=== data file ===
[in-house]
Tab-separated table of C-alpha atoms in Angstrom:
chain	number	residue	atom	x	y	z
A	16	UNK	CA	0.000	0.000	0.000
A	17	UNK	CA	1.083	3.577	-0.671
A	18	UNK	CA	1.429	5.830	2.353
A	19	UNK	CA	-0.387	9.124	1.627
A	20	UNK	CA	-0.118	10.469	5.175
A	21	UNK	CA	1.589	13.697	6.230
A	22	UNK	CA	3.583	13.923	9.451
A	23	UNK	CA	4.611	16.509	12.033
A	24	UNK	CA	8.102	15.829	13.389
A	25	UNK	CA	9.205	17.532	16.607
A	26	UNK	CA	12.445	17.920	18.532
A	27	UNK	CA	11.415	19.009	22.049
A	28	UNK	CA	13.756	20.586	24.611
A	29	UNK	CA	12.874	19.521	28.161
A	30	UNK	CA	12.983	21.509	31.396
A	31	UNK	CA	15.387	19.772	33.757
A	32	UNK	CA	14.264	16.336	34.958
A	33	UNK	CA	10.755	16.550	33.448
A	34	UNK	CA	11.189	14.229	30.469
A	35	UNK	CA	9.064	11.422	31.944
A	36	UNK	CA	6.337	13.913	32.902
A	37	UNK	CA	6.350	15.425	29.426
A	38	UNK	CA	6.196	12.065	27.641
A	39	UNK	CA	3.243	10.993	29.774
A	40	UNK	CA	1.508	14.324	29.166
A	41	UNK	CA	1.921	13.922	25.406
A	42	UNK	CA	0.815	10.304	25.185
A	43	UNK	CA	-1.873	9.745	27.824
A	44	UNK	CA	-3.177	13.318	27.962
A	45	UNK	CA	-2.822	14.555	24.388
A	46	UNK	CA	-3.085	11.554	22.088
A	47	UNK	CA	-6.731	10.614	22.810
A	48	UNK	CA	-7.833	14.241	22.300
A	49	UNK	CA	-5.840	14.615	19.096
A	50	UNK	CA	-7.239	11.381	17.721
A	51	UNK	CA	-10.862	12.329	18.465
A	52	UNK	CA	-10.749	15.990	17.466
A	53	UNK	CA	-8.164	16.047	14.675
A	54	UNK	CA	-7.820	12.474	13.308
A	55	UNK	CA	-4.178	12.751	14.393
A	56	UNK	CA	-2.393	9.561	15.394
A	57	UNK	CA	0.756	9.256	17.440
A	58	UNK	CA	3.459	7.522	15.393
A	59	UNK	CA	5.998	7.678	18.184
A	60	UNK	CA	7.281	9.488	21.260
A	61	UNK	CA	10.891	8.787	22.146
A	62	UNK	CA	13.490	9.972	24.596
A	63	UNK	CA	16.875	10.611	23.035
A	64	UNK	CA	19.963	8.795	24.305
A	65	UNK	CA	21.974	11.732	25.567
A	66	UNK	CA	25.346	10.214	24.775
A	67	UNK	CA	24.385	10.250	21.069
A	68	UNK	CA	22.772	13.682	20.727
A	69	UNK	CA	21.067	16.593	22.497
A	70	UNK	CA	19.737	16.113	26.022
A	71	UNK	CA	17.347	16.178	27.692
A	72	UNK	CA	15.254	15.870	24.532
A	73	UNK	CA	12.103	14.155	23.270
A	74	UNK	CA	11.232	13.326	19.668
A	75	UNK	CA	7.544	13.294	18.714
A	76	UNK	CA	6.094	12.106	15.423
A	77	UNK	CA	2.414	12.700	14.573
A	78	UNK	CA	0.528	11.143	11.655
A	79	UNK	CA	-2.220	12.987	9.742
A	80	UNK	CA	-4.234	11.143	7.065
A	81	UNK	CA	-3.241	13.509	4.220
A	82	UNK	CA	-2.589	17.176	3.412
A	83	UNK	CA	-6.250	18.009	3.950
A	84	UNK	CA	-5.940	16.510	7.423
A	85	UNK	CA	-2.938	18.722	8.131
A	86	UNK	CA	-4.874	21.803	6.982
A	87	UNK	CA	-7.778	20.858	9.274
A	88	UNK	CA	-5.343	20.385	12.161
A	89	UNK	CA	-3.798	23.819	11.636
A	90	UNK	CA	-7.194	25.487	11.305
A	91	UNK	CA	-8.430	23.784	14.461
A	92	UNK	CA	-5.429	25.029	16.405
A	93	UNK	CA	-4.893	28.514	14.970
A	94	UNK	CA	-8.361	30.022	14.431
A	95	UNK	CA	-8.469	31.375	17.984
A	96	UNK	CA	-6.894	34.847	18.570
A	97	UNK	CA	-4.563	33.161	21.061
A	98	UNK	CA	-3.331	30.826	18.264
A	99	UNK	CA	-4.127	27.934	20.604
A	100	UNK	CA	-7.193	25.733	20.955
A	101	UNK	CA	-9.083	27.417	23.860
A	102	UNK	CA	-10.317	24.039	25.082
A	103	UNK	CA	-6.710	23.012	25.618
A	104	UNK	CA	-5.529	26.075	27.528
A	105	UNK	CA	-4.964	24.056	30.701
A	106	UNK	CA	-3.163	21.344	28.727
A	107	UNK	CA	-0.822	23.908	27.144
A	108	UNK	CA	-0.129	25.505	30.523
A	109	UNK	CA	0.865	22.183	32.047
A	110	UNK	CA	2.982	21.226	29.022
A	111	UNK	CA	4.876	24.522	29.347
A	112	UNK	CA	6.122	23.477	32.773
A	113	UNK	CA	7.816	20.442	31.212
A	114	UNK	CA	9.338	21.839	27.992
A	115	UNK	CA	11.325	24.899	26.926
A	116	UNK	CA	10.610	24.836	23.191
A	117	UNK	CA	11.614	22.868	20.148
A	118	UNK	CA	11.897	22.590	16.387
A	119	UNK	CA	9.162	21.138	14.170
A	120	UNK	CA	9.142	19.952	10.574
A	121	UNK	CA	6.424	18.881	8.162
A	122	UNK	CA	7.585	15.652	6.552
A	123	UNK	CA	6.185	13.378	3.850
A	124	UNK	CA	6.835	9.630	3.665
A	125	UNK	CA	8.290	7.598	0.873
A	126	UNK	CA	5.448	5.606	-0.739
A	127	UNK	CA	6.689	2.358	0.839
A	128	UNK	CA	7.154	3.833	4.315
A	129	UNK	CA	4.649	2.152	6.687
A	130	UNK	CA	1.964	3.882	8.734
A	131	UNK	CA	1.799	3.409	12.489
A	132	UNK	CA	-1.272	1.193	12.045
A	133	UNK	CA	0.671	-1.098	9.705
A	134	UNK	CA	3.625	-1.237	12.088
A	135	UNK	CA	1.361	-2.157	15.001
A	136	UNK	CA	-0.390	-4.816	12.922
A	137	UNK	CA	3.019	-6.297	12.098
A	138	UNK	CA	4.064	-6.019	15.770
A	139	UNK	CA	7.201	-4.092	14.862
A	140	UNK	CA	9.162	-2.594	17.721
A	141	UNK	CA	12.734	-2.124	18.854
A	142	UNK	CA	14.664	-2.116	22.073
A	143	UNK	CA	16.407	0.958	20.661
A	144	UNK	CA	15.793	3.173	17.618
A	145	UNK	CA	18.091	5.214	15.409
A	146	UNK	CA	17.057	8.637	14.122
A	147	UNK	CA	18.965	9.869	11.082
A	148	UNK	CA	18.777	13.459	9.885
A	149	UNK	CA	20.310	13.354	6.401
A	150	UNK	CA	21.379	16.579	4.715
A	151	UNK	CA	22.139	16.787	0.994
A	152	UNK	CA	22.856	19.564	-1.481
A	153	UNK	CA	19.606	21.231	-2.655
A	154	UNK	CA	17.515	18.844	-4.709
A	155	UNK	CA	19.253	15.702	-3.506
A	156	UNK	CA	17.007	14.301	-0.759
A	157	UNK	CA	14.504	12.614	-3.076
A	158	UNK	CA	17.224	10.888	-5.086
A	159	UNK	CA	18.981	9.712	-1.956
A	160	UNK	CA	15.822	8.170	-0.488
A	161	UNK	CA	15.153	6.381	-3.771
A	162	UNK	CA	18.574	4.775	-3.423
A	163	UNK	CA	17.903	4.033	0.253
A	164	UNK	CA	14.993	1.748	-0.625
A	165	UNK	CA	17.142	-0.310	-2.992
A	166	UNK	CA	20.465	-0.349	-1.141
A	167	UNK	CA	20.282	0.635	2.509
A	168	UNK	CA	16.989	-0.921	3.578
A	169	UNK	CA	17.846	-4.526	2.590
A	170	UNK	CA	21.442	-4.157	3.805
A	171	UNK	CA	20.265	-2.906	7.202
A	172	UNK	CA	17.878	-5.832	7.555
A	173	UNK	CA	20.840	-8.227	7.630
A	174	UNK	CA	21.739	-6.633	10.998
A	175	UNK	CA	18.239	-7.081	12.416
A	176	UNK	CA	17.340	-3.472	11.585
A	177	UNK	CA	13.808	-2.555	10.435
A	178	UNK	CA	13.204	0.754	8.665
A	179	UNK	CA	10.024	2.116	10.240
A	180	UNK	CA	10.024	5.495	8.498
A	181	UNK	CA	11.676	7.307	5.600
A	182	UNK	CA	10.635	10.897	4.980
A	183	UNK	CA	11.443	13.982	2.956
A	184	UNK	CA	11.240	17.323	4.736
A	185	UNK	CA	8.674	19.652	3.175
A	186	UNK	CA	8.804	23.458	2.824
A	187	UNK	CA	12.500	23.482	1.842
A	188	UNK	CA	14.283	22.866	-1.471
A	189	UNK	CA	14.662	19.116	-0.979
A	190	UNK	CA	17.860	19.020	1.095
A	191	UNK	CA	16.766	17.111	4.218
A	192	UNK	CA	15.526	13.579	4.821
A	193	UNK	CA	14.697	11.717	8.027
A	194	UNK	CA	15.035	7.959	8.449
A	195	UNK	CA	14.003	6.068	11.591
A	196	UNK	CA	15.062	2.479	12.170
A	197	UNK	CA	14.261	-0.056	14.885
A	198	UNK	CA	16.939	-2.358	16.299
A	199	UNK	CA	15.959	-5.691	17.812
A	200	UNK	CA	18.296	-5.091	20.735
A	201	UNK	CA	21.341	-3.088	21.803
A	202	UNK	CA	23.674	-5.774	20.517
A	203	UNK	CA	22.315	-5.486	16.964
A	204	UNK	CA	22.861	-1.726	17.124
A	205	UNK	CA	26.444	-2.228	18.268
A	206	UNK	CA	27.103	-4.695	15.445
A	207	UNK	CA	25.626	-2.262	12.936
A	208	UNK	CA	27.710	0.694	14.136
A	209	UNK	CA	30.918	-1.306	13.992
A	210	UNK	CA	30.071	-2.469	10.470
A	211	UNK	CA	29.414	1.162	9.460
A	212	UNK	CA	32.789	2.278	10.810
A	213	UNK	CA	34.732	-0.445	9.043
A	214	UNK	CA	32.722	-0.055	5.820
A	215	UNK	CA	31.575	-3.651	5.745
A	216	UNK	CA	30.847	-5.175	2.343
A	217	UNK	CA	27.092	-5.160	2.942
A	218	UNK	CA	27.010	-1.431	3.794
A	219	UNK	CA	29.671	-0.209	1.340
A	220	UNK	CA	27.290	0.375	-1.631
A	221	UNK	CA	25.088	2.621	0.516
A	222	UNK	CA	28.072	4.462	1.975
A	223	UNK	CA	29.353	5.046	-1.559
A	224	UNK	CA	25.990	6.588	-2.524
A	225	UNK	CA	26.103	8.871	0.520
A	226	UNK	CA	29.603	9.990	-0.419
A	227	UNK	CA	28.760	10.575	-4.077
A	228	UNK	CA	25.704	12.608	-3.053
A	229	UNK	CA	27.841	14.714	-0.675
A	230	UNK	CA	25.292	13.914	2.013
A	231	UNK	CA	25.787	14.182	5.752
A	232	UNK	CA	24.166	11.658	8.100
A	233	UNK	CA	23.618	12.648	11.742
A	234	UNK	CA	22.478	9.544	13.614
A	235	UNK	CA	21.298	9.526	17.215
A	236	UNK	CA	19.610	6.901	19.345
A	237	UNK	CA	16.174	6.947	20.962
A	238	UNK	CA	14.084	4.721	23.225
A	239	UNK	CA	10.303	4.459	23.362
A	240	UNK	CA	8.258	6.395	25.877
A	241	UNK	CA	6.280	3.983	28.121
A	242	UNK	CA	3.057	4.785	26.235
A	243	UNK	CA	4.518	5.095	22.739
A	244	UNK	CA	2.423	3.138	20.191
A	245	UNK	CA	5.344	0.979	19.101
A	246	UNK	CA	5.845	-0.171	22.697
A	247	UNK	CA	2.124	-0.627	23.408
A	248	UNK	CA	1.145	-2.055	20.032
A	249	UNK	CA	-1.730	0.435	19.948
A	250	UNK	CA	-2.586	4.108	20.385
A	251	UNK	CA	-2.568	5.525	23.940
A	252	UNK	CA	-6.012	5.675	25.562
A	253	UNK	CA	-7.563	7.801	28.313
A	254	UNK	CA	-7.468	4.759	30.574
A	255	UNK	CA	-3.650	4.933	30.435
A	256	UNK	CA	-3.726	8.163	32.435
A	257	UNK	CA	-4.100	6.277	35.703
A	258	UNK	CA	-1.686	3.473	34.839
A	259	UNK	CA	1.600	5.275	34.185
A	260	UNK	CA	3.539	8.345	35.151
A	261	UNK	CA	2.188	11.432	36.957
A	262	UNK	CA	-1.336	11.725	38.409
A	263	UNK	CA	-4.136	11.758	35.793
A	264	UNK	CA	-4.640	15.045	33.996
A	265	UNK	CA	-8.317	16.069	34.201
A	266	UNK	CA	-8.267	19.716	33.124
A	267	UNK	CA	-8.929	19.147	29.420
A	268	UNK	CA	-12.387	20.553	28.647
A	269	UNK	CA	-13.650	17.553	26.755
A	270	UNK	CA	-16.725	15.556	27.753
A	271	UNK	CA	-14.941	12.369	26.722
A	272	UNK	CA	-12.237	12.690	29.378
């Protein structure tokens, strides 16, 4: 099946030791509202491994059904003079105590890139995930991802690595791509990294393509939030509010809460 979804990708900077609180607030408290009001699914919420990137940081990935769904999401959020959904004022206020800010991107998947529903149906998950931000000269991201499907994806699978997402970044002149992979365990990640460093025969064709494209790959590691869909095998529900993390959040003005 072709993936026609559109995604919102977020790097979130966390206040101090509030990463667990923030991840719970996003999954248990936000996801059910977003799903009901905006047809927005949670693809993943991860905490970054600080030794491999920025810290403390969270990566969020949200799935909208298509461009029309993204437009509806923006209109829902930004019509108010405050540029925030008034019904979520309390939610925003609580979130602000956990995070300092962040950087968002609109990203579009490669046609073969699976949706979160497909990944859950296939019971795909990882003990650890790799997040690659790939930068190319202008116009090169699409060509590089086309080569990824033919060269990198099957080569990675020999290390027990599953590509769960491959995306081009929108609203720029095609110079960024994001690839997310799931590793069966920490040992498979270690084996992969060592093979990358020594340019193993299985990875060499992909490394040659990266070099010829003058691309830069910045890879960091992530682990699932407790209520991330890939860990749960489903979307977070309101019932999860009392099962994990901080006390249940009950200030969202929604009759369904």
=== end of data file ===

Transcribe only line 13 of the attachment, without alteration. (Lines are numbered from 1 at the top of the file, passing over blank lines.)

A	25	UNK	CA	9.205	17.532	16.607